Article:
It is the most intoxicating time of the season, when the step quickens on the way to the stadium, or the beer sipped on the couch seems all the colder: the postseason in Major League Soccer; or, it’s the final stretches of league seasons in other parts of the world. While the big European championships are just getting started, the seasons in one of soccer’s most fabled churches, Brazil, and in one of its burgeoning hotbeds, the United States, are reaching their climaxes.
At first glance there should be little comparison between the Brasileirão and MLS. The former is the dominant sporting competition in a country with a rich soccer heritage stretching back to the Brazilian game’s first superstar, Arthur Friedenreich, El Tigre, in the 1930s. Soccer dominates the sporting landscape in a country of 200 million people, with legendary clubs such as Corinthians and Flamengo boasting around 30 million fans each. Brazil may be struggling to reach the heights of its own glorious past, but its production line continues to churn out talent. Seventy-six Brazilian players are registered to play in this year’s UEFA Champions League, second only to Spain.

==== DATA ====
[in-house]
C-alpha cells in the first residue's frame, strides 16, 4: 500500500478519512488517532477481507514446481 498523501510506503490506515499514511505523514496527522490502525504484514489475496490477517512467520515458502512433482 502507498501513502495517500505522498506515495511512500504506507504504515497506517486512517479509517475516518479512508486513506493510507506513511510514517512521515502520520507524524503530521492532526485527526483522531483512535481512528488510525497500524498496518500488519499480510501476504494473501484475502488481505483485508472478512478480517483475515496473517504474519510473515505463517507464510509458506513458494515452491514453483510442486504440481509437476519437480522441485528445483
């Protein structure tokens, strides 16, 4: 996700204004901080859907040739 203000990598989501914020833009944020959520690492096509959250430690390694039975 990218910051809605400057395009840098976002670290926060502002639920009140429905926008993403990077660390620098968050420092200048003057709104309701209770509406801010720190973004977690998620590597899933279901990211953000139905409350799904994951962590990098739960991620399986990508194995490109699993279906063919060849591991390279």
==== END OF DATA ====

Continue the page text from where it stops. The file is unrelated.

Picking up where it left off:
MLS, on the other hand, is just 19 years old and is populated by teams with names which are still faintly comical to the rest of the world (Real Salt Lake?). Despite much recent progress, soccer remains overshadowed by the other big three professional leagues (the National Football League, National Basketball Association, and Major League Baseball). Quality of play is never easy to measure, but the fact that Bradley Wright Phillips, a journeyman striker in England, is this season’s top scorer is not a tremendously optimistic sign.
Encouragingly for U.S. soccer fans, but troubling for Brazilians, the two leagues have more in common than might be imagined, both good and bad. And remarkably, MLS is in some respects in far better health than its southern equivalent.